The film tries to do several things at once, succeeds at none, and is unsure what genre it belongs to despite positioning itself as a mystery drama
The story is set in 1968 in a small town called Mill Valley in the backdrop of the Vietnam War. A group of teenage misfits and their new friend stumble upon a suburban legend about a girl named Sarah Bellows who was killed in a haunted mansion in the late 19th Century. A book that belonged to Sarah which writes by itself describing how each victim will die is recovered by Stella Nichols (Zoe Margaret Collettithe), the protagonist, and eventually comes to haunt them.
There have been several films from the Malayalam industry in recent years that have pushed the boundaries of filmmaking by creating excellent cinema on a shoestring budget. These films have set a benchmark so high it becomes increasingly difficult to objectively scrutinise films such as Alice in Panchalinadu without pointing out how poorly it has been made.
Apart from a few fancy camera shots in some exotic landscapes along the Western Ghats, the film has failed in every department. The screenplay, for instance, is inconsistent with the character interactions, surprisingly adding very little to the overall narrative. In other words, the movie could have been a silent film and hardly anyone watching would have felt the need for words. The story, in fact, doesn’t even take shape until halfway through the runtime when the titular character Alice (Kamya Ahlawat) makes an appearance for the first time. She barely has any lines in the movie, and her entire arc in the narrative was for one particular scene. In hindsight, her role in the elaborate plot to entrap the antagonist could have just as easily been executed by any other character, which inadvertently makes the titular character’s role redundant.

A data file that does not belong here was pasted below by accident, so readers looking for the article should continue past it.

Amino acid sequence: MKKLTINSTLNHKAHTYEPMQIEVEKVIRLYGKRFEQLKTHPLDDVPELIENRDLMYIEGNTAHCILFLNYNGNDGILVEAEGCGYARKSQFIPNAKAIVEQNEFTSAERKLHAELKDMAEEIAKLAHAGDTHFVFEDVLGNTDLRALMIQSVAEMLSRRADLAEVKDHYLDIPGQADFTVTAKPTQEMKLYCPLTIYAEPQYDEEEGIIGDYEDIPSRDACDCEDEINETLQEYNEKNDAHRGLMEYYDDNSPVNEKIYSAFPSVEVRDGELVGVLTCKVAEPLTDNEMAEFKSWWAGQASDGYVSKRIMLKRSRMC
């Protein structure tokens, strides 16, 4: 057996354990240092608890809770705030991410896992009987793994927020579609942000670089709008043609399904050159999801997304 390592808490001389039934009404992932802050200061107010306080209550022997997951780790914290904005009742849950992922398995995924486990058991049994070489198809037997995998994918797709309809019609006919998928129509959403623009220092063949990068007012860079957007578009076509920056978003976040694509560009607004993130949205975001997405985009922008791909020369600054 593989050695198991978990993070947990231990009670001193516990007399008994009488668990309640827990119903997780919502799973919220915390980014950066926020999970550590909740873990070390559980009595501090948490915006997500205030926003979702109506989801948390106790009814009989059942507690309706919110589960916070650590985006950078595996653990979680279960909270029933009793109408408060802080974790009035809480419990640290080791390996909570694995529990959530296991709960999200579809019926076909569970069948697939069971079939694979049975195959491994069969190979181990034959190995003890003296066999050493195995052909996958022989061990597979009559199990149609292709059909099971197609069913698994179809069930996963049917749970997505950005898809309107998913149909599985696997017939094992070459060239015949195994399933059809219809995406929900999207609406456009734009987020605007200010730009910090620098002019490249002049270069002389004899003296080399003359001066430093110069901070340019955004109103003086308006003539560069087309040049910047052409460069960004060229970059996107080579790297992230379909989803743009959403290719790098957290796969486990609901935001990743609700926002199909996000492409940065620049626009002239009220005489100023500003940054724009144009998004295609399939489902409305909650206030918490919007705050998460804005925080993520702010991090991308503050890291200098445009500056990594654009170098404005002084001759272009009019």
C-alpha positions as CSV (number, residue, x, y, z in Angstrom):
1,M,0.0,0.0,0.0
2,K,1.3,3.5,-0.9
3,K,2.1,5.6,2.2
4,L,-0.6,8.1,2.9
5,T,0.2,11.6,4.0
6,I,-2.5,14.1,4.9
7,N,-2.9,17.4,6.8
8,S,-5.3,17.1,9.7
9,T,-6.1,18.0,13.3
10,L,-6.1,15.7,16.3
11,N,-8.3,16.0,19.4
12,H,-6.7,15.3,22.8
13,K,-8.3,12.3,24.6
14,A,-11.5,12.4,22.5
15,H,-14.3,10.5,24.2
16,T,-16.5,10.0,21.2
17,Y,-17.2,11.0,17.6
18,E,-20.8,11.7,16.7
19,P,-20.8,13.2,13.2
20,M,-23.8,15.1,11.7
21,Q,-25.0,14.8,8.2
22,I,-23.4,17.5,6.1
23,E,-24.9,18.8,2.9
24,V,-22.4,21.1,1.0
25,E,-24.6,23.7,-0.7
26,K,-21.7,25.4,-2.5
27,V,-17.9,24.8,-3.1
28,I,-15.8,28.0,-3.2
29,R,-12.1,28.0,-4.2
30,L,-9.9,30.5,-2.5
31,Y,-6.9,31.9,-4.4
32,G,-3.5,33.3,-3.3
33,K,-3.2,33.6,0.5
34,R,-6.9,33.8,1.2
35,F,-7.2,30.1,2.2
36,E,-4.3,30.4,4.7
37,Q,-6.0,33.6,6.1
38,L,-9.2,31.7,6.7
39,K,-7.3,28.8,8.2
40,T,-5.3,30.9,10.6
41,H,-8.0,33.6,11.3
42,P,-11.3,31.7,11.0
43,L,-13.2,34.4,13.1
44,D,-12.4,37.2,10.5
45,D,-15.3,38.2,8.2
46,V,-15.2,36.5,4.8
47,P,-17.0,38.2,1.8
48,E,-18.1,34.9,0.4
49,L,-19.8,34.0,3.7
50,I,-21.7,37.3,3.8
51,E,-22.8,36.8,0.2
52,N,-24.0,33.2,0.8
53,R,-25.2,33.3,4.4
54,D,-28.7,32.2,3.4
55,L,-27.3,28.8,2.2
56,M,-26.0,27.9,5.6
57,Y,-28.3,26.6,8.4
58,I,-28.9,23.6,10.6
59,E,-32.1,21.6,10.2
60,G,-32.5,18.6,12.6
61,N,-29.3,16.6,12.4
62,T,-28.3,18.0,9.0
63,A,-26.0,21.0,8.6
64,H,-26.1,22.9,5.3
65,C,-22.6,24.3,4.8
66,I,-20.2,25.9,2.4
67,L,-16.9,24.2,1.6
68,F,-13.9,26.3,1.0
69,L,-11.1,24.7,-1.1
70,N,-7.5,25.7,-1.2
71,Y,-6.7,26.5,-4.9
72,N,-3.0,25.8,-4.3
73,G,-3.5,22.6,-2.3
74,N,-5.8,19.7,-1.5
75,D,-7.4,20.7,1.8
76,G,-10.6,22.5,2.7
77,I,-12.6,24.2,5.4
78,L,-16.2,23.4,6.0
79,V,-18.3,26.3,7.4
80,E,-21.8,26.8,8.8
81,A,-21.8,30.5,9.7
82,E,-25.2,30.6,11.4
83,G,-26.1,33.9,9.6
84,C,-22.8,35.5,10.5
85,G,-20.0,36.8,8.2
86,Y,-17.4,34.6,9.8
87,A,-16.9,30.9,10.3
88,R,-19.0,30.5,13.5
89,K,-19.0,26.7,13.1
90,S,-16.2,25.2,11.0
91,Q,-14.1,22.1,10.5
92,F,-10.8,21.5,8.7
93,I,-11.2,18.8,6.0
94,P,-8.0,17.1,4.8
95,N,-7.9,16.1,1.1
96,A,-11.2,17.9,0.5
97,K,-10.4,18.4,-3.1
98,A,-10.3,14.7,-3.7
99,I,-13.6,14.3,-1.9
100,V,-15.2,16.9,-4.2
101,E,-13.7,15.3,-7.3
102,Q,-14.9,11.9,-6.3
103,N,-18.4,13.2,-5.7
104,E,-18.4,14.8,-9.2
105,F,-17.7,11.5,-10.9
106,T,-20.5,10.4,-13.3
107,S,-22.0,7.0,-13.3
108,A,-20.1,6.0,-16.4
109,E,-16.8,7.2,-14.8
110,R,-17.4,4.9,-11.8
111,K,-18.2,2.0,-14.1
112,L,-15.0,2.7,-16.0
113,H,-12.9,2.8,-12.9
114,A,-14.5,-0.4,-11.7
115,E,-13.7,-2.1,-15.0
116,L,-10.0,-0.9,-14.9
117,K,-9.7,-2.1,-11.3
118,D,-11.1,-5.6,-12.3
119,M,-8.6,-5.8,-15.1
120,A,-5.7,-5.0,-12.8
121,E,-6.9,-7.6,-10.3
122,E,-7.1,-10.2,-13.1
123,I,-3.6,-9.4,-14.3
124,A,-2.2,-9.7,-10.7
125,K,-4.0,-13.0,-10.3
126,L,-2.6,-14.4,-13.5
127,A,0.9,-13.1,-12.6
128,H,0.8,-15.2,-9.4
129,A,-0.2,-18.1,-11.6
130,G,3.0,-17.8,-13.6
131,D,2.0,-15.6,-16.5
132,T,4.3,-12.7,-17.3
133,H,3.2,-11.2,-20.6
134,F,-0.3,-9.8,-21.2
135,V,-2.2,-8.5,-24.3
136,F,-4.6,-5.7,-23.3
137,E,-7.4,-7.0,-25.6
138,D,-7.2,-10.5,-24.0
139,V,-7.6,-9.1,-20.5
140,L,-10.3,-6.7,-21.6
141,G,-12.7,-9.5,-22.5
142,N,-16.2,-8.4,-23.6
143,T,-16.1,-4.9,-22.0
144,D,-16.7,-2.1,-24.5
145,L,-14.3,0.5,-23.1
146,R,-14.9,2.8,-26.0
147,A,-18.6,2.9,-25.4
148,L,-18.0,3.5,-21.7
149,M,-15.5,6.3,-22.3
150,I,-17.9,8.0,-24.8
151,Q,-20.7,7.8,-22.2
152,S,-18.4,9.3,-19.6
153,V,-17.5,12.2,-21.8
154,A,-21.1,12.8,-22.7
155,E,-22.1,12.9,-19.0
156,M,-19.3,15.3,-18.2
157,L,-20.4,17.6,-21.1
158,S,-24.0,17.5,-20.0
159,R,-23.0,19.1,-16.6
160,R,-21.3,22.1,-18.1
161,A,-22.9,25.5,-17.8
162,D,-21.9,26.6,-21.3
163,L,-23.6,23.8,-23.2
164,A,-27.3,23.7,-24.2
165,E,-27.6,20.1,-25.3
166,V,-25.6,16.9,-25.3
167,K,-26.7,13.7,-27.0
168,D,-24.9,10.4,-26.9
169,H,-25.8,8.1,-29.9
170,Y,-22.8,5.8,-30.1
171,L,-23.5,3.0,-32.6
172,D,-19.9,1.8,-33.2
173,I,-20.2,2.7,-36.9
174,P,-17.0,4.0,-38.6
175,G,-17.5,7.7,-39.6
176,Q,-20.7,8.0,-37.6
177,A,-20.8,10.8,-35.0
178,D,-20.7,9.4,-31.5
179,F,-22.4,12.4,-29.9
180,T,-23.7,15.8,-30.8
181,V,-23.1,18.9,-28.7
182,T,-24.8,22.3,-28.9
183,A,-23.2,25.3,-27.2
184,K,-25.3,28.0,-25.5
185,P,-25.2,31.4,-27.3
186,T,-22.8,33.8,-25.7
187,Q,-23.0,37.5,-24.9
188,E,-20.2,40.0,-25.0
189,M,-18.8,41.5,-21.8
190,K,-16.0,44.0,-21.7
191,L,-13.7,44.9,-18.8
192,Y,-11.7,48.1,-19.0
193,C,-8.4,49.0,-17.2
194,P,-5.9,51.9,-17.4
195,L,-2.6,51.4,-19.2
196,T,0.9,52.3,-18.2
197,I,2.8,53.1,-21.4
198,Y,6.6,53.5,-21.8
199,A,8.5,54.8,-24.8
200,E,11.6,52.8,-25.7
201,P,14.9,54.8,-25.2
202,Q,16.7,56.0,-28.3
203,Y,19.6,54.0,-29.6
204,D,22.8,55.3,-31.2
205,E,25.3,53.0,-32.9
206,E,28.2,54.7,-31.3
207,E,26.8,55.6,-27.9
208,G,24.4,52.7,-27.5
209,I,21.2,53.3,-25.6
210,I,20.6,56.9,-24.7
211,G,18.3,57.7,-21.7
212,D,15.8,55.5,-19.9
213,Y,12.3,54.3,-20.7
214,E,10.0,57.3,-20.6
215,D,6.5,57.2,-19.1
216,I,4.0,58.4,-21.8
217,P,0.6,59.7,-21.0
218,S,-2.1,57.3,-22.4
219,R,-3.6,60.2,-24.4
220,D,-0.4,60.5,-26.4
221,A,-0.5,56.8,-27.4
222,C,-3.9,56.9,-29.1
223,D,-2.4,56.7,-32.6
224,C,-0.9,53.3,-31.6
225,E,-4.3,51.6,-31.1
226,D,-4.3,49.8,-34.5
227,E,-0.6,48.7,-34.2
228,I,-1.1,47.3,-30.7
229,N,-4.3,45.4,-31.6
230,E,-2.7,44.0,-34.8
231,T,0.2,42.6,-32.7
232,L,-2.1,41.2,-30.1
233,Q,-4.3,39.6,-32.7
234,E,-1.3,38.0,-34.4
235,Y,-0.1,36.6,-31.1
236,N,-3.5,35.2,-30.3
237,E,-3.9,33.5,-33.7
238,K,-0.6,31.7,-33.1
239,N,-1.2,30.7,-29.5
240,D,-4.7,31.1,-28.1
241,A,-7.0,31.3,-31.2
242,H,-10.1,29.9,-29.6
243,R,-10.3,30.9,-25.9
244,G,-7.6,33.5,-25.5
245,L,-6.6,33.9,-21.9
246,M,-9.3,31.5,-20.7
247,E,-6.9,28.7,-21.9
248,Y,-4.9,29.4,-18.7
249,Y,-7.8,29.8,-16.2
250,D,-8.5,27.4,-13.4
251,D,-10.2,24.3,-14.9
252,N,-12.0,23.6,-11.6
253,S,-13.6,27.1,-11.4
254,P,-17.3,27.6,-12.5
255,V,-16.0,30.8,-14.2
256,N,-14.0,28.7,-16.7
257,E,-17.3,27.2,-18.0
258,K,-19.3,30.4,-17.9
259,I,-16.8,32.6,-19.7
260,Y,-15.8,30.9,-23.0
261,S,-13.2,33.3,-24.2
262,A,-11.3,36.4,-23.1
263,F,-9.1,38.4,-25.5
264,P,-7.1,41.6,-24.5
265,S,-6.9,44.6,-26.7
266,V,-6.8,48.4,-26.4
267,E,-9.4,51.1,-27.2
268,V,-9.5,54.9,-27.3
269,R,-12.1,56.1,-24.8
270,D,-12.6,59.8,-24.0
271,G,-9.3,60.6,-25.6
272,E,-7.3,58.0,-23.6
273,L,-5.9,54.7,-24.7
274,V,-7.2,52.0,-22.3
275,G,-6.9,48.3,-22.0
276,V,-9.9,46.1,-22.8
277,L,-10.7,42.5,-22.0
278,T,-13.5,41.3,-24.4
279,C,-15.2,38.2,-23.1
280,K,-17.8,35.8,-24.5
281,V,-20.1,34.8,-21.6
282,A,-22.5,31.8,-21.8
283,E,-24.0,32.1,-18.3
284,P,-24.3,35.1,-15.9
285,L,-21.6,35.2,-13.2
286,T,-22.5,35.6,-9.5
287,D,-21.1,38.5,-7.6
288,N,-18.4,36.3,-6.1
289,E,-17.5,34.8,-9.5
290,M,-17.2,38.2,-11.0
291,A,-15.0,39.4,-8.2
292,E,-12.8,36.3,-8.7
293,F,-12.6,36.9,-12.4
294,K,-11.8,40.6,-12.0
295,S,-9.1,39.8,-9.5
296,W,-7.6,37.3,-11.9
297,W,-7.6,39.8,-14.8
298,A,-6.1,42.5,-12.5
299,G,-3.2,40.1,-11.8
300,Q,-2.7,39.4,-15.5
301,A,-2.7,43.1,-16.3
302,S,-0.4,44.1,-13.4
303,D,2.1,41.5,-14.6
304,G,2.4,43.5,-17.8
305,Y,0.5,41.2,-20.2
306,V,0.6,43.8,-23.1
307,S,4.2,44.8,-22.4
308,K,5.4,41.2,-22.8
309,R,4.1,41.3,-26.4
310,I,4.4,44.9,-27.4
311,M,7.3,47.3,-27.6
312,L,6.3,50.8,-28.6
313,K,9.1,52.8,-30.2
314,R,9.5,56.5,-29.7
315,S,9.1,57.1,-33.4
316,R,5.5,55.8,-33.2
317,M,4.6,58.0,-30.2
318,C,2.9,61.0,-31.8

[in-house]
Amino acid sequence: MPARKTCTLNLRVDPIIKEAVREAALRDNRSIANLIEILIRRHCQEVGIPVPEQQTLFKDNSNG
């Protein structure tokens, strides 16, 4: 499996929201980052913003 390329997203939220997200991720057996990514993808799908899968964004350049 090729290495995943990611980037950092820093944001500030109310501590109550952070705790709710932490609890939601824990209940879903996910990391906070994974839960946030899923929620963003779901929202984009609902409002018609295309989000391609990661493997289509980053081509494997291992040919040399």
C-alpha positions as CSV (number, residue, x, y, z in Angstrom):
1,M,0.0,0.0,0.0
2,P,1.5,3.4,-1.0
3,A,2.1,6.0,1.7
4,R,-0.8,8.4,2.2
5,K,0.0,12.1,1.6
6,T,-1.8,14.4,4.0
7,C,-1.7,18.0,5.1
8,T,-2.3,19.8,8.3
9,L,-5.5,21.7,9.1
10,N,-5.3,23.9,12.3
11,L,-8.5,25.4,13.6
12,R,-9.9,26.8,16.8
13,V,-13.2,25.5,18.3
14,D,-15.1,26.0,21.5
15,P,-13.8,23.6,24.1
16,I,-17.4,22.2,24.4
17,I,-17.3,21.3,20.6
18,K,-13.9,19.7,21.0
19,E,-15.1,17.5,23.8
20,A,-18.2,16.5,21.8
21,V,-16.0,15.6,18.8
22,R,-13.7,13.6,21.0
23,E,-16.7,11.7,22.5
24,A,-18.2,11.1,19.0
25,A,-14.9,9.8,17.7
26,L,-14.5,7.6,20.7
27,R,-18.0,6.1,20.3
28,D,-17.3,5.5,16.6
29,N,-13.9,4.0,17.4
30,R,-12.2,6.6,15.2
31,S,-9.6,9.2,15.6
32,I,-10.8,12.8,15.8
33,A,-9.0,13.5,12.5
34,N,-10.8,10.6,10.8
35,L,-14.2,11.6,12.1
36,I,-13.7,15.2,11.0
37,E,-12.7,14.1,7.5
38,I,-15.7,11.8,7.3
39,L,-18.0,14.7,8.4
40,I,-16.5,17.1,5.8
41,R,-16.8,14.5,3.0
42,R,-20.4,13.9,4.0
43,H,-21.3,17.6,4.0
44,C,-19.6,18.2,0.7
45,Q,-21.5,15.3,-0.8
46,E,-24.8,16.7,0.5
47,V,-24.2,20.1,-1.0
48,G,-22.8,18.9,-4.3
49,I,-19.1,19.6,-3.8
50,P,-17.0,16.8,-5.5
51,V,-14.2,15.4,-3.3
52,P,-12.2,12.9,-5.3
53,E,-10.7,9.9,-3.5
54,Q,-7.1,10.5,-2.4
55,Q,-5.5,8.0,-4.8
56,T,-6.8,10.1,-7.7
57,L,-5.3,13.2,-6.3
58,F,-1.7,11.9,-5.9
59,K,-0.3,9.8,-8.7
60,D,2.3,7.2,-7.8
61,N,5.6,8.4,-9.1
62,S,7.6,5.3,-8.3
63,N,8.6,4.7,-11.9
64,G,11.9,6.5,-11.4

Ignoring the many obvious plotholes, several other glaring issues should have been rectified in post-production. The film’s sound design was arguably its weakest aspect, the lip sync and dubbing were out of sync from start to finish, and the background score was simply not up to the desired standards for a feature film. Even the editing of scenes and the transition between them were subpar, with cuts thrown in at random. However, the film’s greatest flaw is that it is unsure of what genre it belongs to. At certain points, it comes across as a romantic family drama, with some very obvious similarities to hit films Oru Indian Pranayakadha and Vellimoonga, but later, it shifts to a generic heist film — a very forgettable one at that.
The film lacks substance, or even style, for that matter, and is impossibly tedious to sit through for the entirety of its run time.